(190.3970) Nonlinear optics : Microparticle nonlinear optics

ToC Category:
Materials

History
Original Manuscript: December 7, 2005
Manuscript Accepted: February 5, 2006
Published: February 20, 2006

Citation
S. Ding, X. Wang, D. Chen, and Q. Wang, "Optical percolation and nonlinearity of sputtered Ag island films," Opt. Express 14, 1541-1546 (2006)
http://www.opticsinfobase.org/oe/abstract.cfm?URI=oe-14-4-1541


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References

  1. D. Ricard, P. Roussignol, and C. Flytzanis, "Surface-mediated enhancement of optical phase conjugation in metal colloids," Opt. Lett. 10, 511-513 (1985). [CrossRef] [PubMed]
  2. H. B. Liao, R. F. Xiao, J. S. Fu, H. Wang, K. S. Wong, and G. K. L. Wong, "Origin of third-order optical nonlinearity in Au:SiO2 composite films on femtosecond and picosecond time scales," Opt. Lett. 23, 388-390 (1998) [CrossRef]
  3. V. Keibig and M. Vollmer, Optical Properties of Metal Clusters (Springer, Berlin, 1995)
  4. Q. F. Zhang, W. M. Liu, Z. Q. Xue, J. L. Wu, S. F. Wang, D. L. Wang, and Q. H. Gong, "Ultrafast optical Kerr effect of Ag-BaO composite thin films," Appl. Phys. Lett. 82, 958-960 (2003). [CrossRef]
  5. H. B. Liao, R. F. Xiao, J. S. Fu, P. Yu, G. K. L. Wong, and P. Sheng, "Large third-order optical nonlinearity in Au:SiO2 composite films near the percolation threshold," Appl. Phys. Lett. 70, 1-3 (1997). [CrossRef]
  6. A. Heilmann, A. Kiesow, M. Gruner and U. Kreibig, "Optical and electrical properties of embedded silver nanoparticles at low temperatures," Thin Solid Films. 343-344, 175-178 (1999). [CrossRef]
  7. W. P. Cai, H. Hofmeister, and T. Rainer, "Surface effect on the size evolution of surface plasmon resonances of Ag and Au nanoparticles dispersed within mesoporous silica," Physica E. 11, 339-344 (2001). [CrossRef]
  8. S. Banerjee and D. Chakravorty, "Optical absorption of composites of nanocrystalline silver prepared by electrodeposition," Appl. Phys. Lett. 72, 1027-1029 (1998). [CrossRef]
  9. G. Yang, D. Y. Guan, W. T. Wang, W. D. Wu, and Z. H. Chen, "The inherent optical nonlinearities of thin silver films," Opt. Mater. 25, 439-443 (2004). [CrossRef]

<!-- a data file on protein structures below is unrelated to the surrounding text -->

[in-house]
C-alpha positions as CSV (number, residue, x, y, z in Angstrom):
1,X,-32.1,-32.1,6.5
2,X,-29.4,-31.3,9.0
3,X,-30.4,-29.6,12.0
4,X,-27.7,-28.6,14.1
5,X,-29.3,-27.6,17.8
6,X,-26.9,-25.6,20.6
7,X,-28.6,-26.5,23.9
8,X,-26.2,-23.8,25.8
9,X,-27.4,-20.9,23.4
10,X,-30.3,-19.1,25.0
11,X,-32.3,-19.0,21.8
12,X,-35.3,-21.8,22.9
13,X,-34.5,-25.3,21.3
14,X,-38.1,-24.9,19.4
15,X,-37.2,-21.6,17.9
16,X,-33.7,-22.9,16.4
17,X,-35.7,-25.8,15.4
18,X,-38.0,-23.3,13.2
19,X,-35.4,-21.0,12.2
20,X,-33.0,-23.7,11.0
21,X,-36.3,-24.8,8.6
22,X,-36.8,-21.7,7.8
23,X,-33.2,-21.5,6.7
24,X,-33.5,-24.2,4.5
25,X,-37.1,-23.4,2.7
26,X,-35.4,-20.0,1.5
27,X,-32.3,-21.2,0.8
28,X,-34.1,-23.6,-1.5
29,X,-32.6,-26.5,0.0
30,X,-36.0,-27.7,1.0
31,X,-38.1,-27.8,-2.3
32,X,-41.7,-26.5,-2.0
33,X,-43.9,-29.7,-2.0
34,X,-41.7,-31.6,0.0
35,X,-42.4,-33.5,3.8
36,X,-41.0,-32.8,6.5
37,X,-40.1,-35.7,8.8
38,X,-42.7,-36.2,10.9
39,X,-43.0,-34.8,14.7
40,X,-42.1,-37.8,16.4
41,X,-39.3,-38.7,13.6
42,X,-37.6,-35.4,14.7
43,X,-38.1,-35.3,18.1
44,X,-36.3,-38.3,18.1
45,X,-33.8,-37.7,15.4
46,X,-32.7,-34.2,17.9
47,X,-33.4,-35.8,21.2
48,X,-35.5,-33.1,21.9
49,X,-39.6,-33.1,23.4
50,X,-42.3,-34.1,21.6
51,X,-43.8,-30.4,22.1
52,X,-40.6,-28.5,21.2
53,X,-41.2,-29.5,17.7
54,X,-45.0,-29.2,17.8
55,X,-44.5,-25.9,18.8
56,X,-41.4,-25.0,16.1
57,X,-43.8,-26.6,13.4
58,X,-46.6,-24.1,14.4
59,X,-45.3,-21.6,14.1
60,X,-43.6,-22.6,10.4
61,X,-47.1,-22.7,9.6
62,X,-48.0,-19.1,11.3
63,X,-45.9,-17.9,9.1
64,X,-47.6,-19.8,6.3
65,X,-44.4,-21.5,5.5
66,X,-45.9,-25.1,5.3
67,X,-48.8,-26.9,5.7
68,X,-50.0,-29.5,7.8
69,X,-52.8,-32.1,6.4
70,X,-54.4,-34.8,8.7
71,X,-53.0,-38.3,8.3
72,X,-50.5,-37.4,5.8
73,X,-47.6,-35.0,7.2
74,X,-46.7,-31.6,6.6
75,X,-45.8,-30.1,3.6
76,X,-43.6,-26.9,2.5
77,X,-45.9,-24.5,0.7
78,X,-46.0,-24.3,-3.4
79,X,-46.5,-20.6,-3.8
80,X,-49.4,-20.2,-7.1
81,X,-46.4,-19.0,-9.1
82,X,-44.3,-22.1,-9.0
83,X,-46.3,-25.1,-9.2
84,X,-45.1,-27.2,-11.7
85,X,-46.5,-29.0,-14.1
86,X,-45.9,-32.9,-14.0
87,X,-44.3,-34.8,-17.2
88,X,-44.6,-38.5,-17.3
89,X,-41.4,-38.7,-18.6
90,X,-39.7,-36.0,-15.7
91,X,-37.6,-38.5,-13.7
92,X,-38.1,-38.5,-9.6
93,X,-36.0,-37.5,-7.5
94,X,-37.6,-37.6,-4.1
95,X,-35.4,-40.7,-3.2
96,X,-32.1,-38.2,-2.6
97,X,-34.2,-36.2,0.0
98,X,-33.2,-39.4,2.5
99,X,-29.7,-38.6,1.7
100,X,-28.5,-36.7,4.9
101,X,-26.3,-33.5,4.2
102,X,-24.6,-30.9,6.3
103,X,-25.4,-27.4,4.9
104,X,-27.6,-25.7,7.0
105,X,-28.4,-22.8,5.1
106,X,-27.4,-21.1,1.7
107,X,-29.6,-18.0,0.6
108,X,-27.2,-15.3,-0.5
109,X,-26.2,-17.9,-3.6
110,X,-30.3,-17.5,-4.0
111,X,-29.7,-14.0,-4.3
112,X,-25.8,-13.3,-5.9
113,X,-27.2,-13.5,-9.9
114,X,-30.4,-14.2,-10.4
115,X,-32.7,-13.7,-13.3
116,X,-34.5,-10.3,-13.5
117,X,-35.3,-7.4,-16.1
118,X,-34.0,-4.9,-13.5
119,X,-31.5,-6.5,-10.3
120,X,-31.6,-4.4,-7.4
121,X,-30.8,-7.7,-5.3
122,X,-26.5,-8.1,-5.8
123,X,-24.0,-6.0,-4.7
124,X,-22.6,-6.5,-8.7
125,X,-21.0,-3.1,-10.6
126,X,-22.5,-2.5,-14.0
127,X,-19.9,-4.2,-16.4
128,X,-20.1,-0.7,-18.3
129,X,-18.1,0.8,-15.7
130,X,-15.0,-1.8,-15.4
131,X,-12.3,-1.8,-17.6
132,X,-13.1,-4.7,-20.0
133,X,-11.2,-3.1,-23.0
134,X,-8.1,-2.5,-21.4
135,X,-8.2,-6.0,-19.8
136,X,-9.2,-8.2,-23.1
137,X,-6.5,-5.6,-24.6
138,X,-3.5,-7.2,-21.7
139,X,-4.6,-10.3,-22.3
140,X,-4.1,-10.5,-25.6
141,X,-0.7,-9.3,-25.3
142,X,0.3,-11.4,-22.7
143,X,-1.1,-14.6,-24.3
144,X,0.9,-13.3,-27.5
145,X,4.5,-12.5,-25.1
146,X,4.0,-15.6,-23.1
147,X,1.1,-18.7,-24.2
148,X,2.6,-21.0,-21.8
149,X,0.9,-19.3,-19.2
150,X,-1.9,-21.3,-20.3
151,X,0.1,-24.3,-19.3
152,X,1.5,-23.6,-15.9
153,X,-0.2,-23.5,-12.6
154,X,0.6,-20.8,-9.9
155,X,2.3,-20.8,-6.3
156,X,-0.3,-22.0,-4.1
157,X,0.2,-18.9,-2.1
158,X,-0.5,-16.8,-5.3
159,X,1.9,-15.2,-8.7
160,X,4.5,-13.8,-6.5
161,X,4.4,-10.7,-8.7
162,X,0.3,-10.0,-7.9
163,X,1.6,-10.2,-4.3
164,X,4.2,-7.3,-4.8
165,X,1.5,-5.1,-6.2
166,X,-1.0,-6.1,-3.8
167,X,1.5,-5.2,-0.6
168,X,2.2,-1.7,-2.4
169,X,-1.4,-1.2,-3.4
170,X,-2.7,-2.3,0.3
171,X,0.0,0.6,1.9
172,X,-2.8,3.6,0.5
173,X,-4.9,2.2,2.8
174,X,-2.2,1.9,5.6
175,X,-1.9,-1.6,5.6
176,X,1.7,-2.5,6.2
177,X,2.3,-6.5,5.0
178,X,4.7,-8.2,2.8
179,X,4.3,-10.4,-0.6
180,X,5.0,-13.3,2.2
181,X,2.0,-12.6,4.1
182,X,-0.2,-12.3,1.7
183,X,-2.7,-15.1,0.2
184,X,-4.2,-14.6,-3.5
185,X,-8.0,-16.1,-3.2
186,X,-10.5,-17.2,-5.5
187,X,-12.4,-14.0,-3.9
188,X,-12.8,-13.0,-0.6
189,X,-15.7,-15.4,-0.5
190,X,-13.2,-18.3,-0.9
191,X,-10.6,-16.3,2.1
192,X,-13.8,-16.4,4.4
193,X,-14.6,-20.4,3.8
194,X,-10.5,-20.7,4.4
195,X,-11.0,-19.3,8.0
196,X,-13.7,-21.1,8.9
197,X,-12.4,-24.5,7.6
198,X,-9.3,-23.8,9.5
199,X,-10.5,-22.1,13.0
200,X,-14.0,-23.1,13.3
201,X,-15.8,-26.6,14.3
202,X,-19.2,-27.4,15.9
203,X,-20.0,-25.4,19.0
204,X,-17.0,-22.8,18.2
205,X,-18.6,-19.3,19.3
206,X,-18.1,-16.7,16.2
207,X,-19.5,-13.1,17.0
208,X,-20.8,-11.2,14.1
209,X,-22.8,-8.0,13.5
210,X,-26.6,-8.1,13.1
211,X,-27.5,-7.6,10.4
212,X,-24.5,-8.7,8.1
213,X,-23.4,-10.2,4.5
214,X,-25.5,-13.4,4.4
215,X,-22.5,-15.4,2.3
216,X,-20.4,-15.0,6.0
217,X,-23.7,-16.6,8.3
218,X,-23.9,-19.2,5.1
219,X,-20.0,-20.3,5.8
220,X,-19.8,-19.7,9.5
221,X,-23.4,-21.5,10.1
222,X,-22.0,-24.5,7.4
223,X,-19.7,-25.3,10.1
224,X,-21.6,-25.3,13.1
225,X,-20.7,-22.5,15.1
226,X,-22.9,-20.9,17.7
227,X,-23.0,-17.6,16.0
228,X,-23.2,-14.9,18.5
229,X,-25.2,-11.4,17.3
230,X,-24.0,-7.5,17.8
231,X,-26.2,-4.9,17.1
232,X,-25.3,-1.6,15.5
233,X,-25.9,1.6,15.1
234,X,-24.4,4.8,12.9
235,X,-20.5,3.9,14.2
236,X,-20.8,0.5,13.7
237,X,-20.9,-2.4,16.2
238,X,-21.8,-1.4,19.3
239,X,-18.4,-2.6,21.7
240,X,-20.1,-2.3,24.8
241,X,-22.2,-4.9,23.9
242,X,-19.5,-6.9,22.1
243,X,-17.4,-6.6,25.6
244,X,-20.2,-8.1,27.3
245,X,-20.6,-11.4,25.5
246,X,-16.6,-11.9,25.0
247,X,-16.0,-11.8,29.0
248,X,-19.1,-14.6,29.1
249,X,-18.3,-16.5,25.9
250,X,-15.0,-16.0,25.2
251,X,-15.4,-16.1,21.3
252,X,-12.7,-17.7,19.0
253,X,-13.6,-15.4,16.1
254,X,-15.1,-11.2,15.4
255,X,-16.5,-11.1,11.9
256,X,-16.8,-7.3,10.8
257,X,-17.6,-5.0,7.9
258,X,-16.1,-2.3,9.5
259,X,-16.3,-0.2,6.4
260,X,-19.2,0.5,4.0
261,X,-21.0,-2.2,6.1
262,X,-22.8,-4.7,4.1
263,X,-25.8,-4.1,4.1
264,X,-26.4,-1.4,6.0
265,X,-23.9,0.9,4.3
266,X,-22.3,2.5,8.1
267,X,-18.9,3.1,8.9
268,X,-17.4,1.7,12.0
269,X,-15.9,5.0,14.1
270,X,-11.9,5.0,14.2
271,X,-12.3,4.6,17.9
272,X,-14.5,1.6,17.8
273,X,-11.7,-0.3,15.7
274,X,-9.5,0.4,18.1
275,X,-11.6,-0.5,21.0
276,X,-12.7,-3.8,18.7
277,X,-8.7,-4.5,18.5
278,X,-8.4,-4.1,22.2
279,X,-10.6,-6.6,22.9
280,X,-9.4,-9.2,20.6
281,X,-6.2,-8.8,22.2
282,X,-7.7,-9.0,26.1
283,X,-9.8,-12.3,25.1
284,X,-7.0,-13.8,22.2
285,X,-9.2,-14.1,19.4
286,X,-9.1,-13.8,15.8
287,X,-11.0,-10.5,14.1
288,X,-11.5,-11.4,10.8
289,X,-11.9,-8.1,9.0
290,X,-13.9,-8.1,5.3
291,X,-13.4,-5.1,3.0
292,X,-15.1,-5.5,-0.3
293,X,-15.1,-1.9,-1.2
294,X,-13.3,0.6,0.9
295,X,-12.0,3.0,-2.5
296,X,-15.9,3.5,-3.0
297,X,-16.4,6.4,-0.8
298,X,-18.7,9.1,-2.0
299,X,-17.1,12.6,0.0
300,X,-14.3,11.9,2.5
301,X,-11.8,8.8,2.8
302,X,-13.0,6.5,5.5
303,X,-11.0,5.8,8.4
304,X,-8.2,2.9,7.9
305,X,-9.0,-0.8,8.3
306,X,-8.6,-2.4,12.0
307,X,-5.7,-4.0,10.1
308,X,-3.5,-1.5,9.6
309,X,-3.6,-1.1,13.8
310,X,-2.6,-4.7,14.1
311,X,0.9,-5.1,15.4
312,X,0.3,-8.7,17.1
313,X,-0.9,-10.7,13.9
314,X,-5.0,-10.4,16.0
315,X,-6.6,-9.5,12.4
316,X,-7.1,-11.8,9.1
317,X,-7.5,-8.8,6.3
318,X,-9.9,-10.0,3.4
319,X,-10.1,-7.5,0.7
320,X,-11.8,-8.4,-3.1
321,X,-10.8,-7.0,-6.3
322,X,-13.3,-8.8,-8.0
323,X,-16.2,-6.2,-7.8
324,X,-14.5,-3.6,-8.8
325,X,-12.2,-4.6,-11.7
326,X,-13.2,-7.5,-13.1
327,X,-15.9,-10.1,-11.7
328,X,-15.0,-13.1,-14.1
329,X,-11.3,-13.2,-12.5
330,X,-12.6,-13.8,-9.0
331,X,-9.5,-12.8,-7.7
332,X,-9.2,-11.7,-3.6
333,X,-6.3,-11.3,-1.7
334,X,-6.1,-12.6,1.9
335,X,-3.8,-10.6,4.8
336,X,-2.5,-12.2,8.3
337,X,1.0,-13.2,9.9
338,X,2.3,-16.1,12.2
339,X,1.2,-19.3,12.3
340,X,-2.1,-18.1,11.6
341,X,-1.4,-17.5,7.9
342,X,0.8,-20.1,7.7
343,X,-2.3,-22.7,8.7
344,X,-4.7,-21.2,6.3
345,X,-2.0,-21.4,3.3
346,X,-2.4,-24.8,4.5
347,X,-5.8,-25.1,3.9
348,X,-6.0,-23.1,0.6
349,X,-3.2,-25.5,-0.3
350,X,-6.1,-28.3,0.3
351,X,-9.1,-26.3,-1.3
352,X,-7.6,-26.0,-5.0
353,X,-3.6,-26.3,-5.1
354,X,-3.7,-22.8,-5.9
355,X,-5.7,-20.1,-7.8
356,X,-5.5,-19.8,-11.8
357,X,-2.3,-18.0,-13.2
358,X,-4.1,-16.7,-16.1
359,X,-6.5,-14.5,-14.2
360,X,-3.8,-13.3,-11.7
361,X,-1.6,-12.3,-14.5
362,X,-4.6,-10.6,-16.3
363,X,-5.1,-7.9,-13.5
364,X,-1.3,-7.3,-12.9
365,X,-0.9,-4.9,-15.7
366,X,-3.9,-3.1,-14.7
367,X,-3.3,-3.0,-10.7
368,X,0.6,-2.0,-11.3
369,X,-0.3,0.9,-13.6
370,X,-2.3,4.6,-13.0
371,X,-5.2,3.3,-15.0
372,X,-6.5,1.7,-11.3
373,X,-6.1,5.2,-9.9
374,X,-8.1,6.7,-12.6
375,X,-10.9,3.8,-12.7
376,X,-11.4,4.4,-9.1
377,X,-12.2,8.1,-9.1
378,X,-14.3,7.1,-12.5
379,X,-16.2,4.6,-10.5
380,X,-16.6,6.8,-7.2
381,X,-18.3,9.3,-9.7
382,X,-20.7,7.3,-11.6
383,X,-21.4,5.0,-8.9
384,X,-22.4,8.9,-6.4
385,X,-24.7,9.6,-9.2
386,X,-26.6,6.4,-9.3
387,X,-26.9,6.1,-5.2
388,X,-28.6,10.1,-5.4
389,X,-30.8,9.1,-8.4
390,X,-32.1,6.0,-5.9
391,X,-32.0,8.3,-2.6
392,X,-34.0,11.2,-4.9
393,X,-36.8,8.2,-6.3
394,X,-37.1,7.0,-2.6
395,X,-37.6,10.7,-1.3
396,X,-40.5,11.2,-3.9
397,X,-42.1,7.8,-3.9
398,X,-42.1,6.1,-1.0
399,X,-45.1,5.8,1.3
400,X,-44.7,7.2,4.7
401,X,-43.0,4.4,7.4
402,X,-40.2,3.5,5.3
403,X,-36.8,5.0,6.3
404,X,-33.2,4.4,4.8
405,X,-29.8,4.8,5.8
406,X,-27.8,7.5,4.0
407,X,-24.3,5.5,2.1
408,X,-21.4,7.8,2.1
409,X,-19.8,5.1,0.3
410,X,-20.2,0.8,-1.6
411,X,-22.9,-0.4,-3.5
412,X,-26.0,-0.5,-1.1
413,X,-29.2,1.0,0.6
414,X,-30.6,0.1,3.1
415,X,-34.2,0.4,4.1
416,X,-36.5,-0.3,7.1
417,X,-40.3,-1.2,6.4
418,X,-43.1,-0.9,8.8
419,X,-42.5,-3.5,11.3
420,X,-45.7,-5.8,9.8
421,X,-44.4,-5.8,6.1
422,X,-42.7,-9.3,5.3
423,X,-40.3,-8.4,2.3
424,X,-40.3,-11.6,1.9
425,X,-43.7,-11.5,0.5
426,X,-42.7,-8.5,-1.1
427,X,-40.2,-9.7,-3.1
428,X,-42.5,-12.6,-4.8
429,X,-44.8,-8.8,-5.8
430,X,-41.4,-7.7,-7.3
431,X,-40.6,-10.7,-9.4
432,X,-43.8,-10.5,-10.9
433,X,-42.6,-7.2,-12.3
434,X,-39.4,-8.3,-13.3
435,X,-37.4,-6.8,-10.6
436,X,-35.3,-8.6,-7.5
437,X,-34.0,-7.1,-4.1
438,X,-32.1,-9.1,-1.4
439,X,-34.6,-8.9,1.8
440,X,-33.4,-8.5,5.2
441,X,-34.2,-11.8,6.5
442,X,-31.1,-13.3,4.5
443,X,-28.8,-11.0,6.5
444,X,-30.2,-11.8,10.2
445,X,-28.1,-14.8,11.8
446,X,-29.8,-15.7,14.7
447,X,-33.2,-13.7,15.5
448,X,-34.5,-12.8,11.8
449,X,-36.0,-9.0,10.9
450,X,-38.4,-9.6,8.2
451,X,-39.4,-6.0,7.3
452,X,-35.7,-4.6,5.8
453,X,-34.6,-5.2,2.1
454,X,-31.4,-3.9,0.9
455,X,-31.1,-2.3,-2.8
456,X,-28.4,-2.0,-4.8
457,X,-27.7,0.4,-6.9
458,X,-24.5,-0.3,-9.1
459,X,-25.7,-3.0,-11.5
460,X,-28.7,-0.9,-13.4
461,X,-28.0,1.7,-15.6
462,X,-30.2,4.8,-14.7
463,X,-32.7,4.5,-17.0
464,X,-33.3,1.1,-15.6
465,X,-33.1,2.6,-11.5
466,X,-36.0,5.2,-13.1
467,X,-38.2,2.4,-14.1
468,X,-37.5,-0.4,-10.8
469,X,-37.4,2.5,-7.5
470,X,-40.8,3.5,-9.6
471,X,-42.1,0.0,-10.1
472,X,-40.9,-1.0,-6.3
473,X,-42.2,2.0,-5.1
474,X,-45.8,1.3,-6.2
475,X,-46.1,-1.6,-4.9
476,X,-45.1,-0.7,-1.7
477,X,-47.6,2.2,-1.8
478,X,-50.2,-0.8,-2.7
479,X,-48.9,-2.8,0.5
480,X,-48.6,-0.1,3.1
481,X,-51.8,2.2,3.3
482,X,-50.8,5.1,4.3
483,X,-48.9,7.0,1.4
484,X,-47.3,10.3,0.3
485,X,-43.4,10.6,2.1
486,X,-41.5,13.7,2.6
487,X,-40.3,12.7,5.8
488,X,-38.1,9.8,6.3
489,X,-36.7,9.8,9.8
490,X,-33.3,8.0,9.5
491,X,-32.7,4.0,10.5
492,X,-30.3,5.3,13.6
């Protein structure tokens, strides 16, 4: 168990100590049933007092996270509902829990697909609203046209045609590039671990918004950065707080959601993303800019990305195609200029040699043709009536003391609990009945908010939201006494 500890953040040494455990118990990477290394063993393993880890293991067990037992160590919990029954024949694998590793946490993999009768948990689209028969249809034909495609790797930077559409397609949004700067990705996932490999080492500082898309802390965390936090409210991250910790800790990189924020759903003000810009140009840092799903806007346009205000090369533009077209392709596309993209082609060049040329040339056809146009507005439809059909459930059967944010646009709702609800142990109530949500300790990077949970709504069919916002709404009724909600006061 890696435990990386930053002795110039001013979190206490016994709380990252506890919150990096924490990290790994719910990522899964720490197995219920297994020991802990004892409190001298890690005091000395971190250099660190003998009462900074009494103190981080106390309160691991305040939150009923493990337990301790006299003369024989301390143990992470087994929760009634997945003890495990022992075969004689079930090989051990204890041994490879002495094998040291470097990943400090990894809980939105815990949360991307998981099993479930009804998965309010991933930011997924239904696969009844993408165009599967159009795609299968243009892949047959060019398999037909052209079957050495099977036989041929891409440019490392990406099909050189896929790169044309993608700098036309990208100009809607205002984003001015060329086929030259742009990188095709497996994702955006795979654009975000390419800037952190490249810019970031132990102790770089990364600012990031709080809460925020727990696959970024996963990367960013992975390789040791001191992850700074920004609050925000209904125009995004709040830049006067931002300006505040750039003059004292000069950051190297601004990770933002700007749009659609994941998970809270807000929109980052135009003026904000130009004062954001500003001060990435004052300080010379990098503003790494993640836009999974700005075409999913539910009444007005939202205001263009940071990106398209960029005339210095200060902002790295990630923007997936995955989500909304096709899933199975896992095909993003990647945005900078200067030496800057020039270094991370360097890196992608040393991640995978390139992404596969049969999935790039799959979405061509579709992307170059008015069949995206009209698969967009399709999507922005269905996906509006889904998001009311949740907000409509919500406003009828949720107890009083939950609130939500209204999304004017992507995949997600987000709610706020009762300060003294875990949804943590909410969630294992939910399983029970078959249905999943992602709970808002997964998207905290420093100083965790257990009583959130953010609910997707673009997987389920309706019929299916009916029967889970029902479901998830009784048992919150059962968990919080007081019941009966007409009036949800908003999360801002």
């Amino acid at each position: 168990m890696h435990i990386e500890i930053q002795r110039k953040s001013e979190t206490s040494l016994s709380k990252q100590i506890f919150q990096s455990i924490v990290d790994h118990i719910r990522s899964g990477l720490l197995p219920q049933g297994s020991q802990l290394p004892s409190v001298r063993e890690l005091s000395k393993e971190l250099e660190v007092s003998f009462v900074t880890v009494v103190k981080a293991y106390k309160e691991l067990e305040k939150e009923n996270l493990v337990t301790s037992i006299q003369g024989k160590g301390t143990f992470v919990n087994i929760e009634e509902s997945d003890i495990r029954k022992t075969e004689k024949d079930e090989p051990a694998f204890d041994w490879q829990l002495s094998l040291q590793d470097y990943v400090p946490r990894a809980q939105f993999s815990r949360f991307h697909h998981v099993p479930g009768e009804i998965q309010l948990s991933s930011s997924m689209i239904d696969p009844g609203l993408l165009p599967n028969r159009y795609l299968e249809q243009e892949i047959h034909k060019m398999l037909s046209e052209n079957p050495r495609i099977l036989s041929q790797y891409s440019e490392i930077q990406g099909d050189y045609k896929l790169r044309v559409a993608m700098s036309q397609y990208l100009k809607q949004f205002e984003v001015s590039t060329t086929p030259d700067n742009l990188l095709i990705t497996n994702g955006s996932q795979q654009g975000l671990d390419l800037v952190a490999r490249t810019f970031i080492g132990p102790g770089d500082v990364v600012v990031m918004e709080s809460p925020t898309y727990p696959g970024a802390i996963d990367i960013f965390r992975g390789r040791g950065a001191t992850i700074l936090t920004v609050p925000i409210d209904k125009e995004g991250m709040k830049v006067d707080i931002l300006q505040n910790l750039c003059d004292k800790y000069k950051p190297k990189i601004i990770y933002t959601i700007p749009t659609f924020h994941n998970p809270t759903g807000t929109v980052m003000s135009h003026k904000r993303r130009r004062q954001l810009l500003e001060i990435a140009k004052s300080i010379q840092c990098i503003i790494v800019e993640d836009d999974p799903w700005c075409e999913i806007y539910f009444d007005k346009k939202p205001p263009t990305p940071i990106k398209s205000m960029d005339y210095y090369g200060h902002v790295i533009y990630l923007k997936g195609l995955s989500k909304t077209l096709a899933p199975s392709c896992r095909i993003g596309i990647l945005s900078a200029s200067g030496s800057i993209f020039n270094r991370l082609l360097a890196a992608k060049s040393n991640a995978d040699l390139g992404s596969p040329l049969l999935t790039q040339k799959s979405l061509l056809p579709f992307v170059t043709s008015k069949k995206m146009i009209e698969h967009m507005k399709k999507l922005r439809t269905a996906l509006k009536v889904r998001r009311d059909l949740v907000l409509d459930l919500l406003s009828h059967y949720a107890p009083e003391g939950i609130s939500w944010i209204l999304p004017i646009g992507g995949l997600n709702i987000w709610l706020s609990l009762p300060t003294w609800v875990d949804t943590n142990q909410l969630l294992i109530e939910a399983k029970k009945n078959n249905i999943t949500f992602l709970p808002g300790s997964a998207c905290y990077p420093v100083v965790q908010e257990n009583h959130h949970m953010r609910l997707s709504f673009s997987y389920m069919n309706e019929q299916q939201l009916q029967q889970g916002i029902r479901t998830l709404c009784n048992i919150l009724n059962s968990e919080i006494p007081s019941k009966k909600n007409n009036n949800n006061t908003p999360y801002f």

10. L. Grinberg, and A. M. Rappe, "Silver solid solution piezoelectrics," Appl. Phys. Lett. 85, 1760-1762 (2004). [CrossRef]
  11. H. C. Kim, N. D. Theodore, and T. L. Alford J, "Comparison of texture evolution in Ag and Ag(Al) alloy thin films on amorphous SiO2," J. Appl. Phys. 95, 5180-5188 (2004). [CrossRef]
  12. W. Bouwen, E. Kunnen, K. Temst, P. Thoen, M. J. Van Bael, F. Vanhoutte, H. Weidele, P. Lievens, and R. E. Silverans, "Characterization of granular Ag films grown by low-energy cluster beam deposition," Thin Solid Films 354, 87-92 (1999). [CrossRef]
  13. T. L. Alford, M. M. Mitan, R. Govindasamy, and J. W. Mayer, "Ion beam analysis of silver thin films on cobalt silicides," NIM B 219-220, 897-901 (2004). [CrossRef]
  14. C.S. Chang, J. T. Lue, "Optical second harmonic generation from thin silver films," Surface Science 393, 231-239 (1997). [CrossRef]
  15. A. Wokaun, J. G. Bergman, J. P. Heritage, A. M. Glass, P. F. Liao, and D. H. Qlson, "Surface second-harmonic generation from metal island films and microlithographic structures," Phys. Rev. B 24, 849-856 (1981). [CrossRef]
  16. R. H. Stolen, J. E. Bjorkholm and A. Ashkin, "Phase-matched three-wave mixing in silica fiber optical waveguides," Appl. Phys. Lett. 24, 308-310 (1974). [CrossRef]
  17. R. W. Hellwarth, "Generation of time-reversed wave fronts by nonlinear refraction," J. Opt. Soc. Am. 67, 1-3 (1977). [CrossRef]
  18. M. Sheik-Bahae, A. A. Said, T. H. Wei, D. J. Hagan, and E. W. Van Stryland, "Sensitive Measurement of Optical Nonlinearities Using a Single Beam," IEEE. J. Quantum Electron. 26, 760-769 (1990). [CrossRef]
  19. Y. Yagil and G. Deutscher, "Transmittance of thin metal films near the percolation threshold," Thin Solid Films. 152, 465-471 (1987). [CrossRef]
  20. Y. Yagil, P. Gadenne, C. Julien and G. Deutscher, "Optical properties of thin semicontinuous gold films over a wavelength range of 2.5 to 500 μm," Phys. Rev. B. 46, 2503-2511 (1992). [CrossRef]
  21. C. A. Davis, D. R. McKenzie and R. C. McPhedren, "Optical properties and microstructure of thin silver films," Opt. Commun. 85, 70-82 (1991). [CrossRef]
  22. Y. Yagil, M. Yosefin, D. J. Bergman and G. Deutscher, "Scaling theory for the optical properties of semicontinuous metal films," Phys. Rev. B 43, 11342-11352 (1991). [CrossRef]
  23. TH. Robin and B. Souillard, "Long-Wavelength behaviour of granular metal-insulator films: the optical transition and the reflection properties," Europhys. Lett. 8, 753-758 (1989). [CrossRef]